Doing More with Less: A Look at New Hint Fiction

In creating New Micro: Exceptionally Short Fiction (forthcoming August, 2018), editors James Thomas and Robert Scotellaro combed through print and online journals, individual collections, and literary anthologies for short gems. All of the one hundred and forty stories included in this W. W. Norton & Company anthology are individually less than three hundred words. Though brief, these narratives are deep. In the anthology’s forward, Robert Shapard notes the length of stories has been decreasing for decades because shorter forms often capture what longer forms cannot. “[A] good micro hangs in the air of the mind like an image made of smoke,” writes Shapard. They “can bring you to a point of recognition in a paragraph, then, foregoing any novelistic wind-down, leave you there suspended in that wonderful moment.”

The stories in the New Micro invite readers to fill in silences, to wrestle with mysteries, to wonder if what they’re reading is prose or poetry, narrative or lyric. Here’s a three-line look at some of Portland Review’s favorite micros from this inventive collection:

“Utilitarianism” by Tom Hazuka (Ooligan Press)

my parents have mistaken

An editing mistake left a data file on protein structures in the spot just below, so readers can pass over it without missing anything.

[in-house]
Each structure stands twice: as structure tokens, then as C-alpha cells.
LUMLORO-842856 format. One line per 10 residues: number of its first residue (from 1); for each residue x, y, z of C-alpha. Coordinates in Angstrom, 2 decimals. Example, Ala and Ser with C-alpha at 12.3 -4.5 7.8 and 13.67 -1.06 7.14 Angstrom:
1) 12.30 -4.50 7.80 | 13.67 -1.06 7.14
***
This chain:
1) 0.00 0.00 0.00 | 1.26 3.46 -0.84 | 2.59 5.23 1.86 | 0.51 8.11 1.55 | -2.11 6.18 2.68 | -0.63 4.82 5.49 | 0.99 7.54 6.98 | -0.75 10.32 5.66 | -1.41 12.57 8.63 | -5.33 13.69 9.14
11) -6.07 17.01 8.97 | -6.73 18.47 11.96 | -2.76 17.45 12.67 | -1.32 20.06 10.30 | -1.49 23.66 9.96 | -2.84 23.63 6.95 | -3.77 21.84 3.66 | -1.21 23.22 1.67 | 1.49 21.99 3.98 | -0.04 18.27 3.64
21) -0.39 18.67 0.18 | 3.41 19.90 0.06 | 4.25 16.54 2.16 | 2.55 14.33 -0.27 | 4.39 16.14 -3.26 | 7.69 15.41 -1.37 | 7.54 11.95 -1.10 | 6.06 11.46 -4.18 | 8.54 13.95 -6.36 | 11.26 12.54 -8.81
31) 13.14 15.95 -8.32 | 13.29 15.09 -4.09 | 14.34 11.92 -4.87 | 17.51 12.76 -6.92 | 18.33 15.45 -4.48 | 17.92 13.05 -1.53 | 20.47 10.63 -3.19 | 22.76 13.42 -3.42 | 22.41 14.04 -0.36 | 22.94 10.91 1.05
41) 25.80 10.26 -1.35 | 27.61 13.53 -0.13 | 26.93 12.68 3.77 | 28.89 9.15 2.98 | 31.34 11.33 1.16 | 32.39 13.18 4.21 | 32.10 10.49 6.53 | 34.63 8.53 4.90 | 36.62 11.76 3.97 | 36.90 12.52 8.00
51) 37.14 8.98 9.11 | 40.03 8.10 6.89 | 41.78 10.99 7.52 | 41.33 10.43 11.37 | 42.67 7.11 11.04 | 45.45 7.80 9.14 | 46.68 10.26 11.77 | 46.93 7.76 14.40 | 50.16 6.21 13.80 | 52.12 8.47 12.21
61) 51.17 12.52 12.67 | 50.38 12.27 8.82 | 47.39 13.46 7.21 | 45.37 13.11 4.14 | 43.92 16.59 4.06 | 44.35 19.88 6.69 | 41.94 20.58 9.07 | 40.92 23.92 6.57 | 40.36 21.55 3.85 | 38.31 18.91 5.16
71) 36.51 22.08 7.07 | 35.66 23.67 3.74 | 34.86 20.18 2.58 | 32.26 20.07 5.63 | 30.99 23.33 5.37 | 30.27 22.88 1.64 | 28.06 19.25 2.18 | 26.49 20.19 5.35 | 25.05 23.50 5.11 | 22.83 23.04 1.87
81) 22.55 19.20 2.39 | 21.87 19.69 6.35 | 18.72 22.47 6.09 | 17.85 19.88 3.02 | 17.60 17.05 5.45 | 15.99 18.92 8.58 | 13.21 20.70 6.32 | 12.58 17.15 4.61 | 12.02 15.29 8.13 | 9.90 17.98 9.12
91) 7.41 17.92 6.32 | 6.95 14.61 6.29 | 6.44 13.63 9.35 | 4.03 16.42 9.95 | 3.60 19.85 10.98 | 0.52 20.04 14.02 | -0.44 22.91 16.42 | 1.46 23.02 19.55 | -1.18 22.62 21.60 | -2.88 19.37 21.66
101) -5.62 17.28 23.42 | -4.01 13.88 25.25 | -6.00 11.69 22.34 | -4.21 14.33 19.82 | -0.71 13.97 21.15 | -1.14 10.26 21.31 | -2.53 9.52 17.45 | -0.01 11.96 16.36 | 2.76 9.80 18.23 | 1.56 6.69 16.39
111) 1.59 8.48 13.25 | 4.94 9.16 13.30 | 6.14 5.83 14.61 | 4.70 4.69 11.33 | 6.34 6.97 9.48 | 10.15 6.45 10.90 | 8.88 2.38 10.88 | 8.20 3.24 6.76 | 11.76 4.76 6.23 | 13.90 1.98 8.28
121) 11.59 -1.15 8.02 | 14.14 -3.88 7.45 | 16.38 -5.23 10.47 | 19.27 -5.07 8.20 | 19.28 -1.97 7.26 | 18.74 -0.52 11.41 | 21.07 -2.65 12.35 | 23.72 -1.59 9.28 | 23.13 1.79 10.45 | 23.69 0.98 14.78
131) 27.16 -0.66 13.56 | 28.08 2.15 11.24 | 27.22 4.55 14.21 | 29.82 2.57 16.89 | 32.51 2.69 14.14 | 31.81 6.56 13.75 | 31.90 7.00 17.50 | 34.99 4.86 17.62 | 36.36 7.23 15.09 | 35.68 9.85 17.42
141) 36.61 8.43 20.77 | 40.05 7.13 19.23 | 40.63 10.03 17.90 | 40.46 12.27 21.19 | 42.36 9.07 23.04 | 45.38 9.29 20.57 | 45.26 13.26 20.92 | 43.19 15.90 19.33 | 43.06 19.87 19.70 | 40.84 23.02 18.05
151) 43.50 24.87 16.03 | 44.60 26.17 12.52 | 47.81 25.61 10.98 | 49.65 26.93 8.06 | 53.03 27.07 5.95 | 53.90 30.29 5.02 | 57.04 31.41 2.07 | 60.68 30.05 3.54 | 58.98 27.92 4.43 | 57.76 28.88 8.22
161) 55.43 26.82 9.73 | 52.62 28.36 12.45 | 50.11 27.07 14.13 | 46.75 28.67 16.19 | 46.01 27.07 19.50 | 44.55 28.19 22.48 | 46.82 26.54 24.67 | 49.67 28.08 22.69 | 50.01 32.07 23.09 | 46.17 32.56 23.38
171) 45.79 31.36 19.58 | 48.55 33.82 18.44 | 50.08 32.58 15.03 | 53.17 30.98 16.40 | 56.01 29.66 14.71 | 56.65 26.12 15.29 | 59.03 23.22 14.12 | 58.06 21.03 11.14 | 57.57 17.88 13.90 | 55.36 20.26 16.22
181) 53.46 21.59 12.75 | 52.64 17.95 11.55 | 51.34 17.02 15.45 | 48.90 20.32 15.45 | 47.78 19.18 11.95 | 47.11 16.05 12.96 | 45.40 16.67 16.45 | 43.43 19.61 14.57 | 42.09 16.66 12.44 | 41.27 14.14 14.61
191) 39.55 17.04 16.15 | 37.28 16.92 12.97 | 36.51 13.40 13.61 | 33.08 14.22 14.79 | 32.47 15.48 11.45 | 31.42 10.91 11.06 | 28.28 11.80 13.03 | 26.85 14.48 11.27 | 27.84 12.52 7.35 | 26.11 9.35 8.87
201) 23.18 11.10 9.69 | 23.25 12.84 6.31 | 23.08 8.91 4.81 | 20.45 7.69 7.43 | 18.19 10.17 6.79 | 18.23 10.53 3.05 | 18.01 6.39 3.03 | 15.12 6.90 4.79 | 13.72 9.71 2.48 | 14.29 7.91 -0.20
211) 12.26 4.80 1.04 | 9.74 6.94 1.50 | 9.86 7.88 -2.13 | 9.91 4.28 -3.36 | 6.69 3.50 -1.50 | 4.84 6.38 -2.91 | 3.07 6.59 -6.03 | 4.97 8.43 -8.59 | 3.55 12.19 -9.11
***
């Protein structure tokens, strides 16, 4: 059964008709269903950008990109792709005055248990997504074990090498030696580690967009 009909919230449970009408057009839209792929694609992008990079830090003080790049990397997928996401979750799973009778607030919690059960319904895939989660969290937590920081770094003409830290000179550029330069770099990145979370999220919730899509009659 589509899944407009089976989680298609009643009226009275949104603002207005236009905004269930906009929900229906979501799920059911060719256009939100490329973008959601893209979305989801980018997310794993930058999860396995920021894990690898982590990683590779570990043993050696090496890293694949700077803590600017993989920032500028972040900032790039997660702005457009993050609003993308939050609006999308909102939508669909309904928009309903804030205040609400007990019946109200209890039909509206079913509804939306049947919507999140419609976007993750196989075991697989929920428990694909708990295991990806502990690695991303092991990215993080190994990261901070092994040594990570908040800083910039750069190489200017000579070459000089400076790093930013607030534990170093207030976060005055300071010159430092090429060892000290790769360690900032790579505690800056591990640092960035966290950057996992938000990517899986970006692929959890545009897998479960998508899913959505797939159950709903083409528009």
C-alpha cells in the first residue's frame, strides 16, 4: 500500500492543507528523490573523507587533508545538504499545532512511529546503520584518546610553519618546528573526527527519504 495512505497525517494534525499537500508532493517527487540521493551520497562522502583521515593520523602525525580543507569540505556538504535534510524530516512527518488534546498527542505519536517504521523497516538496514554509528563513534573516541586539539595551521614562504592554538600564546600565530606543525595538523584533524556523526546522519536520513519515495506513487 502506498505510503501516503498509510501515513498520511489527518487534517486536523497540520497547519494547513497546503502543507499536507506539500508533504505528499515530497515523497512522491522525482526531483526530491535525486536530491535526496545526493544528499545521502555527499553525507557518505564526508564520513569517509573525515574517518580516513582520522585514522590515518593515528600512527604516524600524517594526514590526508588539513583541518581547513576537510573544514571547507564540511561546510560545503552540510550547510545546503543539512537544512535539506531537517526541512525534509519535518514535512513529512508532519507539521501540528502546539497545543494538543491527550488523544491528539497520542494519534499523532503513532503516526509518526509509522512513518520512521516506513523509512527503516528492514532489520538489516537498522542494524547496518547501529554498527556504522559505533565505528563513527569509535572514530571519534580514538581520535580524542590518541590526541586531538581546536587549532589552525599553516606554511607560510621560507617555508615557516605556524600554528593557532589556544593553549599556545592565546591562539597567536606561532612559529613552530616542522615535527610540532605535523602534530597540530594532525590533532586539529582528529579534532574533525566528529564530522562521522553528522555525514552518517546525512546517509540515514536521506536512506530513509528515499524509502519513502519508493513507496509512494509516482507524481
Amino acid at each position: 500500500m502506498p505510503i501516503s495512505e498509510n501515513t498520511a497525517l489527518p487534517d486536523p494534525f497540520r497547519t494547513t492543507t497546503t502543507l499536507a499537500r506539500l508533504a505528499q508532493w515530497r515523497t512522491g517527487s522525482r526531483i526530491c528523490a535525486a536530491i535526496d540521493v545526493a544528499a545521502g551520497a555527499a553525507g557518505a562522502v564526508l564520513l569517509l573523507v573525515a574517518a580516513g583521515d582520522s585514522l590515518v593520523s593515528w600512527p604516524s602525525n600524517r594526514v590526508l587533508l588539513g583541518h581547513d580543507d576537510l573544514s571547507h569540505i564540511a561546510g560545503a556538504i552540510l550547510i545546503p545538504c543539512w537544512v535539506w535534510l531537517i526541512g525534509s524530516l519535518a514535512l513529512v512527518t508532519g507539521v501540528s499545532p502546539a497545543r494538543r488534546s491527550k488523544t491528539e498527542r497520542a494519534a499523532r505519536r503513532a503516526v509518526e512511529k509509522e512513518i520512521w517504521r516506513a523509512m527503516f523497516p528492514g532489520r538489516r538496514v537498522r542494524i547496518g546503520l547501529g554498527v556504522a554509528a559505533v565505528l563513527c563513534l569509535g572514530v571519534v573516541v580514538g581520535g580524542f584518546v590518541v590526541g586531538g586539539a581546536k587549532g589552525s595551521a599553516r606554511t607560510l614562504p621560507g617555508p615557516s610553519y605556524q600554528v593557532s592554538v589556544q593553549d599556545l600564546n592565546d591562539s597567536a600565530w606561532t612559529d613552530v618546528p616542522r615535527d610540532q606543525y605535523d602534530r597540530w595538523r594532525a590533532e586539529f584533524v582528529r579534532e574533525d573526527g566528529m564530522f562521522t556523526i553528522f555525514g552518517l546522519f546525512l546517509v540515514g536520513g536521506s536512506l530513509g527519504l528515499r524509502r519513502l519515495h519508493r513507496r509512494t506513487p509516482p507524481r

taxidermy for utility.

“Death Letter” by Zachary Schomburg (Black Ocean Press)

Different deaths
for my ex, some more
romantic than others.

“Clean” by Joy Williams (Tin House Books)

Can a carwash
wash away the blood
of a bystanding boy?

“The Cat Lover” by Thaisa Frank (Counterpoint Press)

Dreaming and
loving in
velvet and fur.

“The Illustrated Woman” by Pedro Ponce (Cow Heavy Books)

My name tattooed on her
torso would erase
this yin-yang doubt.

“Mermaid” by Claudia Smith (Rose Metal Press)

The postcard ocean is not
the gray one where
my sister now lives.

“Time for Dessert” by Robert Vaughan (Unknown Press)

Riverview, wife, peach pie
after dinner, drinks.
What more is there to need?

“This Heat” by Tara Lynn Masih (Midway Journal)

July heat reminds my husband
of jungle battles. Whenever
he leaves, I live alone with the bats.

Kari Davidson is an Editorial Assistant at Portland Review.